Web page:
Safety advocates fear that accidents such as these will become more common as efforts to open more paved surfaces to ATVs gain traction. Last summer, Washington state passed a law that allows ATVs on roads with speed limits of 35 mph or lower in seven rural counties with fewer than 15,000 residents.
The law also gave counties and municipalities in the rest of the state the power to decide whether to do the same. State lawmakers were also considering a bill that would allow counties to open roads with higher speed limits to ATVs.
Federal rules possible
“It’s a very unfortunate trend,” said Robert Adler, acting chairman of the federal Consumer Product Safety Commission, which is studying ATV safety with the aim of possibly writing new regulations governing the design of the vehicles. ATVs are getting bigger and more powerful, he said, “taking a machine that is quite dangerous and increasing the hazards.”
The agency has worked on a new ATV safety rule since 2006, and officials aren’t saying when it might be issued. Speaking hypothetically, Adler said the rule might bring changes that included redesigning seats to make it more difficult to carry passengers, making the vehicles more stable or setting upper limits on the speeds ATVs can travel.
Most states still prohibit ATVs from streets, often with exceptions for farmers or others who use the vehicles for work or for riders of trails that cross roads. But riders groups and local ATV clubs have made headway by arguing that opening more roads to ATVs will draw tourists and provide residents with a cheap way to motor around.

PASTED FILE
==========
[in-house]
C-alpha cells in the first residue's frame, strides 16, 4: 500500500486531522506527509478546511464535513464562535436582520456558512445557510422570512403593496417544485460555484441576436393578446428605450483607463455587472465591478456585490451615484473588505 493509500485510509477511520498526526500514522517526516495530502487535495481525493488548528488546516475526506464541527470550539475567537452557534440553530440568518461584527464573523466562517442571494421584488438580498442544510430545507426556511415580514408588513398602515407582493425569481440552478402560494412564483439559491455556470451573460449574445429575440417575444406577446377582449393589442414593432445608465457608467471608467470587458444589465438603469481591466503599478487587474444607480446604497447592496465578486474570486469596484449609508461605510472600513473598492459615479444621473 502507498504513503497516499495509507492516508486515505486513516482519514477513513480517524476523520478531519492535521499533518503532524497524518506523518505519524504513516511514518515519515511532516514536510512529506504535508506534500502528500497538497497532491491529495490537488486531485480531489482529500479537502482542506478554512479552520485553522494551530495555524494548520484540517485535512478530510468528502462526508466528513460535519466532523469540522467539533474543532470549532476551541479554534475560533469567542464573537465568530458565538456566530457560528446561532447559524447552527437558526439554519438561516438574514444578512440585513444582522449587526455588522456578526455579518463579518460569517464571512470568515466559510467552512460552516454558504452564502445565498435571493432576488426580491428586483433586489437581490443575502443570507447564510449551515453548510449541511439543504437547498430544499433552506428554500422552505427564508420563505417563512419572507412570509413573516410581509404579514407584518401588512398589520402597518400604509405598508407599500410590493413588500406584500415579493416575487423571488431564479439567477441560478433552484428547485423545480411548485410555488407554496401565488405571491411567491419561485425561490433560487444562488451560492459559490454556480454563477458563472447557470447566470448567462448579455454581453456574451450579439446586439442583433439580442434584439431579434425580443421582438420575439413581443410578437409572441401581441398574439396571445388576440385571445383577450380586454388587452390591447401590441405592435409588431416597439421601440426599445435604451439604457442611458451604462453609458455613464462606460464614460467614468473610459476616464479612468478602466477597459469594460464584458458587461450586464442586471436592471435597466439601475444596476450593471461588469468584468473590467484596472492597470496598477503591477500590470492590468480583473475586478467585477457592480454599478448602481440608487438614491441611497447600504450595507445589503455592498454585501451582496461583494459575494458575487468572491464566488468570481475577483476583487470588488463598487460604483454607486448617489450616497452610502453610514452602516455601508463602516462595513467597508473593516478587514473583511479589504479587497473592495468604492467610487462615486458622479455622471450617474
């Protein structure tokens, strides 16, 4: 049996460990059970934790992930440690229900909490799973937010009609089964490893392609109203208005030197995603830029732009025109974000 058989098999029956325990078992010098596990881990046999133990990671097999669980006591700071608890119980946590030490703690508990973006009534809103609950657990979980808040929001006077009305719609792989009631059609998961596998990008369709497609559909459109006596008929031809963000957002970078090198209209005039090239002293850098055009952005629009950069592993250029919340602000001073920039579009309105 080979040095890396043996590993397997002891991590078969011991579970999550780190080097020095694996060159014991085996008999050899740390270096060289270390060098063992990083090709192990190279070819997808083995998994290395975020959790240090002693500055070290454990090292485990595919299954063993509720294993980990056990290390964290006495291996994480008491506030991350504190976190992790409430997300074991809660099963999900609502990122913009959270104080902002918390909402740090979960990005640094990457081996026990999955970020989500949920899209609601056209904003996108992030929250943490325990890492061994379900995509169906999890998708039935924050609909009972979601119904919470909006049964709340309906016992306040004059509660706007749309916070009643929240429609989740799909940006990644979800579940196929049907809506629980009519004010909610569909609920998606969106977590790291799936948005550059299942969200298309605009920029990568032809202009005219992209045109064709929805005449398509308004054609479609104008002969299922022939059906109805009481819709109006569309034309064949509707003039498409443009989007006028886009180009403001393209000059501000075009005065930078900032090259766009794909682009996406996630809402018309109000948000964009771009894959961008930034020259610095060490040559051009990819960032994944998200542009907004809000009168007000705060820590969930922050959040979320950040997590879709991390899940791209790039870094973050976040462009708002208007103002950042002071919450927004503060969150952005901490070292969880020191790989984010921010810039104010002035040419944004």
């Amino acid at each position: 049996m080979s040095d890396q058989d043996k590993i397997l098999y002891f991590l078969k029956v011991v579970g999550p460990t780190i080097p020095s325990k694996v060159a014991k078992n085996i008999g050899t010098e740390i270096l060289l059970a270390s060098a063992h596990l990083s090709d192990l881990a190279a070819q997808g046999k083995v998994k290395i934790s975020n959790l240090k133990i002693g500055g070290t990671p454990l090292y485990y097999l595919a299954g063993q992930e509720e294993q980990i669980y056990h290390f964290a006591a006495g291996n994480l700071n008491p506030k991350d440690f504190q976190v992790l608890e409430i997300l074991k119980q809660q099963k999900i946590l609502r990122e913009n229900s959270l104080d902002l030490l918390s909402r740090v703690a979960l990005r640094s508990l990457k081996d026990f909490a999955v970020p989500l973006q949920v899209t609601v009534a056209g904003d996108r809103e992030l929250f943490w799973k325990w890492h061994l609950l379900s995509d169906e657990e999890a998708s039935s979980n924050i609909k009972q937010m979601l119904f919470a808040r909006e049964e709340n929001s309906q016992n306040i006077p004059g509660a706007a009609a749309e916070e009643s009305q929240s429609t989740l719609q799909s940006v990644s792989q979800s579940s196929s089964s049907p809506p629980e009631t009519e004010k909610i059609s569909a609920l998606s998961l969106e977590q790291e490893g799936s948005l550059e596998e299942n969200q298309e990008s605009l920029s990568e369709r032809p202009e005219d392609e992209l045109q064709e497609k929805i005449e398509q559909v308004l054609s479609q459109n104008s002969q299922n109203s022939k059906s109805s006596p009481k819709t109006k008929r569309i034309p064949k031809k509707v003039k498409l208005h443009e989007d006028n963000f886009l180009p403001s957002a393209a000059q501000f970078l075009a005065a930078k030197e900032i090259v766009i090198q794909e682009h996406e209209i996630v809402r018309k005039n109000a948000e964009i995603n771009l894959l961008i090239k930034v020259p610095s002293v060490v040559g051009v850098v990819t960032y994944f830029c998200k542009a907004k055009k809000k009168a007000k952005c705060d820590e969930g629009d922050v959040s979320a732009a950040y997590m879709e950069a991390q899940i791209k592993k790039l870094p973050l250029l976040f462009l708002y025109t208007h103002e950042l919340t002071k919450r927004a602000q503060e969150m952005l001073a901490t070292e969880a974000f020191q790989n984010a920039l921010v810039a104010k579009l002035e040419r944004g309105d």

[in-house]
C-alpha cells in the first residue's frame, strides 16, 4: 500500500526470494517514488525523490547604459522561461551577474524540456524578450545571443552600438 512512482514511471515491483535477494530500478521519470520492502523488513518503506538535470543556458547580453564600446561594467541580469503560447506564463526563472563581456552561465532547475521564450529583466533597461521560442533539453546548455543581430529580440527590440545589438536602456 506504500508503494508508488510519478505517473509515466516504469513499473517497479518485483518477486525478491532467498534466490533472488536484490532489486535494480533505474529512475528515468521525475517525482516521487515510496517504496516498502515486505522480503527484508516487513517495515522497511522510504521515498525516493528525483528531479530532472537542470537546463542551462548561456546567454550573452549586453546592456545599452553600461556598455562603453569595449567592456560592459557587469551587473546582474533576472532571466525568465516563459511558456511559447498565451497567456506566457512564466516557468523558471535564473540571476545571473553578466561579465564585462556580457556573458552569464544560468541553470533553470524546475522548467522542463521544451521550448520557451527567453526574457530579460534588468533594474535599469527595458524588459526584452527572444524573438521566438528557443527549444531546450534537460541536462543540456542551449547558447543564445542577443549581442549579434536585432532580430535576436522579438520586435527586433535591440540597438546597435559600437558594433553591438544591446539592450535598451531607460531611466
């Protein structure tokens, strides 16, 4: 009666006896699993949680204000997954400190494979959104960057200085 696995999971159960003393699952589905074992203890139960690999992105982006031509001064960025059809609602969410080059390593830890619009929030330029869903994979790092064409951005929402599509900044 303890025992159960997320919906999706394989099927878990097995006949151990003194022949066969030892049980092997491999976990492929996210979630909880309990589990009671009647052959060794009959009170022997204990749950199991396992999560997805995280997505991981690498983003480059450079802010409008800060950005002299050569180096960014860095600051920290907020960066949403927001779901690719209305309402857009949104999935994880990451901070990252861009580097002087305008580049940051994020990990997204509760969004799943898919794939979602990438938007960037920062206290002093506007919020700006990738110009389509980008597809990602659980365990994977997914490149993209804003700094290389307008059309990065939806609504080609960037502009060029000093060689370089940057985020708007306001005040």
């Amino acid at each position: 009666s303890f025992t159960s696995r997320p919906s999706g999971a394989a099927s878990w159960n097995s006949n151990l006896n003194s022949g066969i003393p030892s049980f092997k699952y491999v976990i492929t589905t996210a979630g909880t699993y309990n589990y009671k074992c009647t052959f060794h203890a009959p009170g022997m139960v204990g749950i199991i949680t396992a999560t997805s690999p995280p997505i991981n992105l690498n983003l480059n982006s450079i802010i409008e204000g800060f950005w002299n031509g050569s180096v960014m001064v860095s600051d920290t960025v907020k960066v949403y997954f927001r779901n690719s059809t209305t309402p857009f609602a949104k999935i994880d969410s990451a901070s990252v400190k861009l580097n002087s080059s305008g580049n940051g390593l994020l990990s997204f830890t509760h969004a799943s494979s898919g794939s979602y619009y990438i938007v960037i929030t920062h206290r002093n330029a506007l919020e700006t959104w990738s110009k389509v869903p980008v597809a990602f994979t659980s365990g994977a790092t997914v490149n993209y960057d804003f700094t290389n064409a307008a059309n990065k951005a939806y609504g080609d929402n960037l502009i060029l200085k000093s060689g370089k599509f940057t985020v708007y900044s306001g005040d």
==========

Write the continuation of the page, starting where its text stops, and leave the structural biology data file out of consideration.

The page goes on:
Public-health advocates say such moves undermine safety messages and confuse the public. “They think it will bring increased tourism revenue to various states and jurisdictions, but at what cost?” asked Weintraub.
Sue DeLoretto-Rabe, an Oregon resident who co-founded Concerned Families for ATV Safety after her young son died in an ATV crash, says the industry should take a more proactive stance against the new spate of laws.
She was disappointed when the industry stood by and let riders groups defeat a bill that would have banned children under 12 from using ATVs in her state. “In reality, they’re all about selling ATVs,” she said.
The Specialty Vehicle Institute of America, a trade group that represents ATV manufacturers, doesn’t have a lobbying budget that specifically targets the issue, but Paul Vitrano, executive vice president and general counsel, said the organization often sent letters to lawmakers who were considering bills to open roads to ATVs. In Washington state last year, its lobbyist hand-delivered such letters.
A recent study from Iowa suggests the safety message is not reaching riders. The Iowa ATV Injury Prevention Taskforce surveyed 4,300 children from 2010 to 2012 and found that 75 percent of those who’d been on ATVs had ridden on public roads.
Rocky Graham, Jaret’s father, said he worried that opening roads to ATVs would put more kids in risky situations that they didn’t have the judgment to handle. “When your kid gets on that four-wheeler and you’re not around, if he’s 12 he’s going to think like a 12-year-old.”
A version of this story appears on FairWarning (www.fairwarning.org), a Los Angeles-based nonprofit news organization focused on public-health, safety and environmental issues.